Selection of Ancient Romano-Egyptian Glass Floral Inlays

$158.27

A selection of square Romano-Egyptian glass floral inlays depicting miniature daisies in vivid colours. The stunning inlays would have been created using incredibly precise techniques and careful craftsmanship.

PRICED INDIVIDUALLY. Please note the small dimensions of these products.

Date: 200 BC–100 AD
Period: Ptolemaic Period–Roman Period
Provenance: From the ex Gallery Mikazaki, Japan before 1984, later property of a London gentleman
Condition: Very fine condition, each with a bright and clear image. Some chips to the edges of the inlays
$158.27
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Glass inlays were created using a selection of metal oxides to colour the glass. The craftsmen were diligent and precise in their use of oxides, in order to ensure that the correct colours and shades were achieved. Archaeological evidence suggests that glass making was almost monopolized by the ruling elite. This meant that many glass inlays were owned by the Pharaohs, or were gifted to favoured officials by the royals. It appears that glass was almost regarded as a precious stone, probably due to the high level of care and attention required to make it and to form it into beautiful designs.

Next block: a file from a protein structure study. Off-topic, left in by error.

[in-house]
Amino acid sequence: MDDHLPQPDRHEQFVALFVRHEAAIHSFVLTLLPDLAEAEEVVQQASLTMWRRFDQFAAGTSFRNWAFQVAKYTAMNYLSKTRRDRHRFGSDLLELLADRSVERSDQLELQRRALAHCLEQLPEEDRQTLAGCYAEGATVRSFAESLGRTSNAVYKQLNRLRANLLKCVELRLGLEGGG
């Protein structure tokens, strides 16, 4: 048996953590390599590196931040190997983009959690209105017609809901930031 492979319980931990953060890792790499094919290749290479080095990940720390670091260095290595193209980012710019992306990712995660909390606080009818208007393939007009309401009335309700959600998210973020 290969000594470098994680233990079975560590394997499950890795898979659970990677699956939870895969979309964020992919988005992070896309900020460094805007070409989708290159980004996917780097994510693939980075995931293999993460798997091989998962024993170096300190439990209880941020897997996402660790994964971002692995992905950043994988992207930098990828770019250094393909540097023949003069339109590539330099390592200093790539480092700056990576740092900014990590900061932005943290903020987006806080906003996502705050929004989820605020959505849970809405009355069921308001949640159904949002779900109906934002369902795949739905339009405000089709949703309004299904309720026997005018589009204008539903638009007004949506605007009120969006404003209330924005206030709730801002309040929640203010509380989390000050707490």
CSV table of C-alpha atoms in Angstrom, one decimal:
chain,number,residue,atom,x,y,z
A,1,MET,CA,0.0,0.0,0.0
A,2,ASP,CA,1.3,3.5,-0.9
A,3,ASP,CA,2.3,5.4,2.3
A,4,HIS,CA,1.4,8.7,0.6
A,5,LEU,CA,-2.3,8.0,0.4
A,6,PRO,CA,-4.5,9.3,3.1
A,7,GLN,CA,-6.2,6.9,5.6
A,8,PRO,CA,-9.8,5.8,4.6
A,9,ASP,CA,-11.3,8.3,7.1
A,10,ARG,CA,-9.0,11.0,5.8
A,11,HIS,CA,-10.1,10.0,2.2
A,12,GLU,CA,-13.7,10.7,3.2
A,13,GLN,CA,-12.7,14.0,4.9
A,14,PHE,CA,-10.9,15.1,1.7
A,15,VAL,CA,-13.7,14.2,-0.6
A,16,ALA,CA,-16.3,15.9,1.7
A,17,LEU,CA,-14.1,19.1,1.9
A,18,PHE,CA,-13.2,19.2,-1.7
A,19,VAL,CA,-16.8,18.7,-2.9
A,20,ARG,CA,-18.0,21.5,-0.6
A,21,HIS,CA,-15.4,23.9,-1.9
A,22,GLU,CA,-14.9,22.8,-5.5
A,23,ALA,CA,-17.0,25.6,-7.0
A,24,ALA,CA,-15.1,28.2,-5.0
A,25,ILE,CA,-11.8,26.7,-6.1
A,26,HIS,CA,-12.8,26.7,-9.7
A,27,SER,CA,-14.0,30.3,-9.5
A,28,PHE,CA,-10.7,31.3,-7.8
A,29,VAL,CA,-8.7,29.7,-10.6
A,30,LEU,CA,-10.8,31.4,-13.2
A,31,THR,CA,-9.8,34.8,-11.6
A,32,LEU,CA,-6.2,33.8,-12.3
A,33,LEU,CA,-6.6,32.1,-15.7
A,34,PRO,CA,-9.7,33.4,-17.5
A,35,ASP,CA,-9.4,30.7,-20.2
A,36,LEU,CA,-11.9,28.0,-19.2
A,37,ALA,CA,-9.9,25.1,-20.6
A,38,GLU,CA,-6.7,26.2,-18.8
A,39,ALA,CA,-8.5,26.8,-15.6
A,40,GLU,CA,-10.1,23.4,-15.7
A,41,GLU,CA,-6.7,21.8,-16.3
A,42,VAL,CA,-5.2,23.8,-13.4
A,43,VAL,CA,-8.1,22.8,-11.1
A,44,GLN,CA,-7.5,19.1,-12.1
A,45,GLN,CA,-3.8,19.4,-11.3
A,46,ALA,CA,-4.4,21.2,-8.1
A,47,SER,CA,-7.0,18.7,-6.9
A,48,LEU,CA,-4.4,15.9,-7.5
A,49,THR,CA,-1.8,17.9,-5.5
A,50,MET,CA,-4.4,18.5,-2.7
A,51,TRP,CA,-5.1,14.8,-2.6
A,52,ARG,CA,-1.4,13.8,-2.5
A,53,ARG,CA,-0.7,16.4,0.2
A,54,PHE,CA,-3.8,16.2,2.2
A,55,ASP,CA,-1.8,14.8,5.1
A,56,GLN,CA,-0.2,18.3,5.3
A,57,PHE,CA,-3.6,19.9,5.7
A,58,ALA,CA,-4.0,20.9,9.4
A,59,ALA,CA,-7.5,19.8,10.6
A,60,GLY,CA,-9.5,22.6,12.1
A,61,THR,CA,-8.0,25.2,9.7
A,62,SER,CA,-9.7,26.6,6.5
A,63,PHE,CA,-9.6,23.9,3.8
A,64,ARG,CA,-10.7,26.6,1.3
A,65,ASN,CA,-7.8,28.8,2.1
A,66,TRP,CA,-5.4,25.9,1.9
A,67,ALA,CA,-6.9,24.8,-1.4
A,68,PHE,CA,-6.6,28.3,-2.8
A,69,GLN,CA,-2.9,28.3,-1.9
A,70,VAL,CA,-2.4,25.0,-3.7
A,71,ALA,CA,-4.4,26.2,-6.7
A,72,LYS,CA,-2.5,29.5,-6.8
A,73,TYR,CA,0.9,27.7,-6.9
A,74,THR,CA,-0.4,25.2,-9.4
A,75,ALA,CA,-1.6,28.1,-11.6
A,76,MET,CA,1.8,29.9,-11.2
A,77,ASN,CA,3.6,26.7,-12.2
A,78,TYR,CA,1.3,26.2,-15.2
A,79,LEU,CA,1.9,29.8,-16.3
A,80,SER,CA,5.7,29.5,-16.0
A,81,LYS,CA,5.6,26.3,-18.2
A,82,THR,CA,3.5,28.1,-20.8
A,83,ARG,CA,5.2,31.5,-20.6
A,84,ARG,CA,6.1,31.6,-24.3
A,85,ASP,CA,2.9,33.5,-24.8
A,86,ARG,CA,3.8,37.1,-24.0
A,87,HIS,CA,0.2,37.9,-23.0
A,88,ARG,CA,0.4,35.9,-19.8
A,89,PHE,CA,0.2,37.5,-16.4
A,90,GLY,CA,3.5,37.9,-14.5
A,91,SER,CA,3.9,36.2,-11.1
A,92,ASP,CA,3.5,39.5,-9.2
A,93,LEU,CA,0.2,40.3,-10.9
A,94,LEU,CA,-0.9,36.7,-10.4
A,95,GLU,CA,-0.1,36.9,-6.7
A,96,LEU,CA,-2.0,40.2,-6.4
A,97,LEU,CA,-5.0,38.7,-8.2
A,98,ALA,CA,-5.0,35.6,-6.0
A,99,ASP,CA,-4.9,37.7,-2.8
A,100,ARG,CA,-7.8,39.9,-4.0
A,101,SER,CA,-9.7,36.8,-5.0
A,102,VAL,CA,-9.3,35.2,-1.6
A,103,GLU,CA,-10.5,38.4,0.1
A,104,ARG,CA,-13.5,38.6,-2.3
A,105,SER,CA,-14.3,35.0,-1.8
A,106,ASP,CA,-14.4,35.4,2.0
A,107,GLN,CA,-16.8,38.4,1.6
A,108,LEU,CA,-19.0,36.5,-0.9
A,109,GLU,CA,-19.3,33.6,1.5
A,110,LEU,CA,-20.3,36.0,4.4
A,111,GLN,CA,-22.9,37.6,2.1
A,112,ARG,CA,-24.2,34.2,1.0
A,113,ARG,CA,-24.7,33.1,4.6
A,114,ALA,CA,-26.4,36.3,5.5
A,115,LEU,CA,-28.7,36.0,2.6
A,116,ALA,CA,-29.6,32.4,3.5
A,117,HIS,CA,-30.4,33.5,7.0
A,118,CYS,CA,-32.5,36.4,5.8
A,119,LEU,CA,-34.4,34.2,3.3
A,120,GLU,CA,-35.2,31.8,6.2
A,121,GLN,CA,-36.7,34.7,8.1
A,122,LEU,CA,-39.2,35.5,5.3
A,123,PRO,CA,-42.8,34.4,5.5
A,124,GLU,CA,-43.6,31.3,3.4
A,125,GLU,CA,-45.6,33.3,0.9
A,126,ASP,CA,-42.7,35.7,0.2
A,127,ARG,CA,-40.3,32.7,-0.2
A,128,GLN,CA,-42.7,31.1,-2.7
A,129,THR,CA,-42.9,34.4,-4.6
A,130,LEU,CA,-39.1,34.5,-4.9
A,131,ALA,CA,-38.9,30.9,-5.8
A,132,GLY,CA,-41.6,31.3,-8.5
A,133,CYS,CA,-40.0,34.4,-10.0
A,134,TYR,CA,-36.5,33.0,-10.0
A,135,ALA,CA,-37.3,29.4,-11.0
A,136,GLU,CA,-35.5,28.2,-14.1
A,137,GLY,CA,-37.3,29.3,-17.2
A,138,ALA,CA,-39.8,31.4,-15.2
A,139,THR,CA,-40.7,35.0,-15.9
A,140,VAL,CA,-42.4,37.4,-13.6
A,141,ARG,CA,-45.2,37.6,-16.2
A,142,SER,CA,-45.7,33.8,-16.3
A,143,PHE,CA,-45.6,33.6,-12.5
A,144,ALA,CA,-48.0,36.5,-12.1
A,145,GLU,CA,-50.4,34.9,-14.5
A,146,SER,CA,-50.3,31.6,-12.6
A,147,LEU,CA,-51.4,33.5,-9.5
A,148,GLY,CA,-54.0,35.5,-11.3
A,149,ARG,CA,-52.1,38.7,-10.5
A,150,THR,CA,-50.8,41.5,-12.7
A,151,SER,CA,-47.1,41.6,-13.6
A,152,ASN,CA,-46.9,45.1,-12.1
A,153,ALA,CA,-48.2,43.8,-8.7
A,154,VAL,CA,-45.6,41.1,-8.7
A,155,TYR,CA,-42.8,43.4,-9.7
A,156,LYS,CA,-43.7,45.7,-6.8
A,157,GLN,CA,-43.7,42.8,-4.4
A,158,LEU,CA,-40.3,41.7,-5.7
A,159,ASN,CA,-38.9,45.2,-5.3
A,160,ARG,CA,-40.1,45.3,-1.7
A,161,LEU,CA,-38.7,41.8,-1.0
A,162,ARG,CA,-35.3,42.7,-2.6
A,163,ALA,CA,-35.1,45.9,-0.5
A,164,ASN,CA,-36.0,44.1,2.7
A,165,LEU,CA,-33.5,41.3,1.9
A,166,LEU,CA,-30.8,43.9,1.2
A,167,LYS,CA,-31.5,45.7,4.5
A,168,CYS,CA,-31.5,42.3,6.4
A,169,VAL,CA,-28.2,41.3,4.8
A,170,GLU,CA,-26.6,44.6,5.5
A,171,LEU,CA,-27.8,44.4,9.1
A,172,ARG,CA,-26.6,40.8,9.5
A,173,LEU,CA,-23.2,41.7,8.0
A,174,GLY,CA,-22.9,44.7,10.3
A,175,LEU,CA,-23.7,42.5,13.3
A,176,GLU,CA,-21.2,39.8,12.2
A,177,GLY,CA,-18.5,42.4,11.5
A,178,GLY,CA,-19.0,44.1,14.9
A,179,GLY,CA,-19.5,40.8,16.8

Glass inlays, in the shape of deities, animals, body parts and generic figures, would have been used to decorate wooden shrines, in which statuettes of gods and goddesses were housed. Such wooden shrines would have been placed in temples, and would have appeared richly inlaid with figural, hieroglyphic, and decorative glass elements

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Reference: For a similar item,The Metropolitan Museum of Art, item 10.130.2719

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